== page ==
Doug Naselroad works on a dulcimer.
(Photo from Appalachian School of Luthiery)
"With the opioid epidemic spreading across the country, programs are coming up with unique ways to help recovering addicts. One program in Kentucky is using Appalachian music and culture to heal," Tomas Hoppough reports for Scripps Media.

Every week at the Appalachian School of Luthiery in Hindman, Doug Naselroad teaches students of all ages how to make traditional stringed instruments like banjos, mountain dulcimers, guitars and more. Some of those students come from a nearby drug rehabilitation center.

Naselroad believes that teaching a hands-on craft like luthiery can give people a purpose and help subvert the despair that often leads to opioid abuse. Opioid abuse "has to do with filling your hands with the wrong thing because the right thing hasn’t come along yet for you to do," he told Hoppough. "We offer these individuals a way to focus on something other than their drug problem."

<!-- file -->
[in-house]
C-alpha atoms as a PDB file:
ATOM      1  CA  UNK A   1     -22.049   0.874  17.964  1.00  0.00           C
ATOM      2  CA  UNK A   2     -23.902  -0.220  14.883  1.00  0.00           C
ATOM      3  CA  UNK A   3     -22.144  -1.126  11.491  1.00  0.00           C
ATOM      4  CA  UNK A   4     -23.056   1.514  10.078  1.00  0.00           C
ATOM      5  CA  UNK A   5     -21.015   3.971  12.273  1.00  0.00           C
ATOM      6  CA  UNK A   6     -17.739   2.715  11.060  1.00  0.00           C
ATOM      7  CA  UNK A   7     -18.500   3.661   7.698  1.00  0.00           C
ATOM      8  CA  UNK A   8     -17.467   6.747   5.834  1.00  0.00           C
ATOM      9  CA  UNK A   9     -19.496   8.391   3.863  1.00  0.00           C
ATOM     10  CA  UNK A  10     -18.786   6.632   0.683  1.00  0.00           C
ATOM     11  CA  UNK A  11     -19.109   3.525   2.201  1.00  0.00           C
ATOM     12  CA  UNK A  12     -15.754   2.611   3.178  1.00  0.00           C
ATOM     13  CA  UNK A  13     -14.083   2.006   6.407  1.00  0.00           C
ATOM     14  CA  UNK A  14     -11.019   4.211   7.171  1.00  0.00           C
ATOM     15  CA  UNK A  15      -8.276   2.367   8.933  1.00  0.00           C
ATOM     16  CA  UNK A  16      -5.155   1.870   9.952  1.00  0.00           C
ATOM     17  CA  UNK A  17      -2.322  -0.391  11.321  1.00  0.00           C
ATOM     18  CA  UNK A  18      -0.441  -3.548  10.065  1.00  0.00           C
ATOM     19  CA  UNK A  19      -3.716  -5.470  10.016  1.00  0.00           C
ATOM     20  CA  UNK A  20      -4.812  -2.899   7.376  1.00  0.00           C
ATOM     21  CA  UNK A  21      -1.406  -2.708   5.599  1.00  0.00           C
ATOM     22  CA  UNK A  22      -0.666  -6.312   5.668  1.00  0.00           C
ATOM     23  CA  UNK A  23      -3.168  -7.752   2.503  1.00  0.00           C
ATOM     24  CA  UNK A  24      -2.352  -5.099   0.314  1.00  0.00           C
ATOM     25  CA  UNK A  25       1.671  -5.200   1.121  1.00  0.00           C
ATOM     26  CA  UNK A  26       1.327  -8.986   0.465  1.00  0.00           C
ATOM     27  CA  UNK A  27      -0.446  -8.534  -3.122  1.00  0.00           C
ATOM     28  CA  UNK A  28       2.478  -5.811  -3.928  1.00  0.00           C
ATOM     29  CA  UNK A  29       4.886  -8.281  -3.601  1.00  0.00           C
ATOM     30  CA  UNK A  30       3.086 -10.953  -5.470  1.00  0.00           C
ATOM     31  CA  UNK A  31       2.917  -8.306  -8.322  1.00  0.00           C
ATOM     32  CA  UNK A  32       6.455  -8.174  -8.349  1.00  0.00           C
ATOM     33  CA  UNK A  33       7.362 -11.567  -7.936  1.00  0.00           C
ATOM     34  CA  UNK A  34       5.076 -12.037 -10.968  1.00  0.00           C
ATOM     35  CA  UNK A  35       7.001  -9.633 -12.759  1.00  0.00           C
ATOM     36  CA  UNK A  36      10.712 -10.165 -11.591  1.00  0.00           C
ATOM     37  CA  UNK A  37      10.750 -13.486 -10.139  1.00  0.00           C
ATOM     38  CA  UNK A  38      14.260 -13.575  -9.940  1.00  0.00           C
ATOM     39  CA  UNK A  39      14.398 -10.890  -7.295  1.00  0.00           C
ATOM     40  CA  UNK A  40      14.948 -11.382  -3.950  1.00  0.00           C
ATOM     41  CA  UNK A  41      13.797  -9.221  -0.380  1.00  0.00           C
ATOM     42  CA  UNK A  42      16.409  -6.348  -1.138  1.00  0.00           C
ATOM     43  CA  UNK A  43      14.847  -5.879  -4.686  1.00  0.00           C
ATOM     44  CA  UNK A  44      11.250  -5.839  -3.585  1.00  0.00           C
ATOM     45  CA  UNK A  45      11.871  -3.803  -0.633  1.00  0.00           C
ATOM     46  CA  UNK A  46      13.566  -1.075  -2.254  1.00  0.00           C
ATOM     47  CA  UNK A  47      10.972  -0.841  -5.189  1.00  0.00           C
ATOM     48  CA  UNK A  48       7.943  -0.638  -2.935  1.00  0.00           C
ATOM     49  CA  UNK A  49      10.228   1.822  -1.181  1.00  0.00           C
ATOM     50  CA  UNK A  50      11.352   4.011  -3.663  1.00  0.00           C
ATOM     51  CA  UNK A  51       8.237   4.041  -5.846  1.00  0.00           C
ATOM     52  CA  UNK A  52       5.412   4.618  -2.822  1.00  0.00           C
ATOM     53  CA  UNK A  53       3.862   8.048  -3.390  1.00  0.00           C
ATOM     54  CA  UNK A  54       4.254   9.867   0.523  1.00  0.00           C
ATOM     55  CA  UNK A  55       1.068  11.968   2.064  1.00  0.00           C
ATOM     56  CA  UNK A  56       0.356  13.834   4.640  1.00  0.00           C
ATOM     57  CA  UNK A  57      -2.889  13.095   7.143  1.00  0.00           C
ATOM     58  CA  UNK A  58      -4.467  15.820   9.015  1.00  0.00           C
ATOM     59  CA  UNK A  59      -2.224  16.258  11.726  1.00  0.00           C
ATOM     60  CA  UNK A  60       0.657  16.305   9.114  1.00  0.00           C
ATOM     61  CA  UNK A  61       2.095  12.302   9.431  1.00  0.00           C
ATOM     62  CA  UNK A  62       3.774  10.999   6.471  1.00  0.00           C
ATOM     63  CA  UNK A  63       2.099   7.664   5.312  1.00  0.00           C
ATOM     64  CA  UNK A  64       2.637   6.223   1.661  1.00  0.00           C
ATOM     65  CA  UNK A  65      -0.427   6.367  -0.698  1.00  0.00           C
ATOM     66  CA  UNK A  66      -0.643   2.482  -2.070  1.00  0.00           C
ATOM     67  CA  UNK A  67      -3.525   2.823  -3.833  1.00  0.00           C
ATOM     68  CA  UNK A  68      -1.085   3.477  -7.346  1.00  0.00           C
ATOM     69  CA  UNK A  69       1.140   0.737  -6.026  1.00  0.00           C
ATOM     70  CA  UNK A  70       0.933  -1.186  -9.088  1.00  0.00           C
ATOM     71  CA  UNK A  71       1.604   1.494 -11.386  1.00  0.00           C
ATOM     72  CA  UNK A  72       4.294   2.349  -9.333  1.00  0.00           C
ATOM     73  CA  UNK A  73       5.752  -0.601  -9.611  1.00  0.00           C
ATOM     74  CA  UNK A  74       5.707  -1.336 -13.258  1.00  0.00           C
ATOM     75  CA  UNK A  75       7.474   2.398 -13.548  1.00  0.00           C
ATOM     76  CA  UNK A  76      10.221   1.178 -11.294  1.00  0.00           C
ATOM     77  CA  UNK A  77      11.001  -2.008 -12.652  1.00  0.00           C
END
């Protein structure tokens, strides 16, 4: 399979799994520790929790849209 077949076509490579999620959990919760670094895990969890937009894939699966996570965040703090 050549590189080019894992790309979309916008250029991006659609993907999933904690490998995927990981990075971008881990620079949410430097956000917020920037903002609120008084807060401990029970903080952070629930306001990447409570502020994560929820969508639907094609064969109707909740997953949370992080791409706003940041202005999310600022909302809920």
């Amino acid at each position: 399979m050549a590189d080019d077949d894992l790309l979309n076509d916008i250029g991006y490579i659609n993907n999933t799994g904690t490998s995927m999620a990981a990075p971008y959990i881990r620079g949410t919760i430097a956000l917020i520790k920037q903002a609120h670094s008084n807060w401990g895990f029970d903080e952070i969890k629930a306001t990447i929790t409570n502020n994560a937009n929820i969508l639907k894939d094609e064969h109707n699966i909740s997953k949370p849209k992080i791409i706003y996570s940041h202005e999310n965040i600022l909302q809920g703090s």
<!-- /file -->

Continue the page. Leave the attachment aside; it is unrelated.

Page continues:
Hindman, in Knott County. (Wikipedia map)
Recovering opioid addict Jeremy Henne agrees. He told Hoppough that he became addicted after a doctor prescribed him opioids for back pain. Learning luthiery "really gave me a sense of direction, a sense of purpose," he said.

Naselroad said he also hopes that learning luthiery will help recovering addicts to appreciate traditional local culture more and inspire a sense of pride in being Appalachian. "There’s a lot that’s precious and excellent about Appalachian culture and we need people to understand that’s what we’re working toward," he told Hoppough.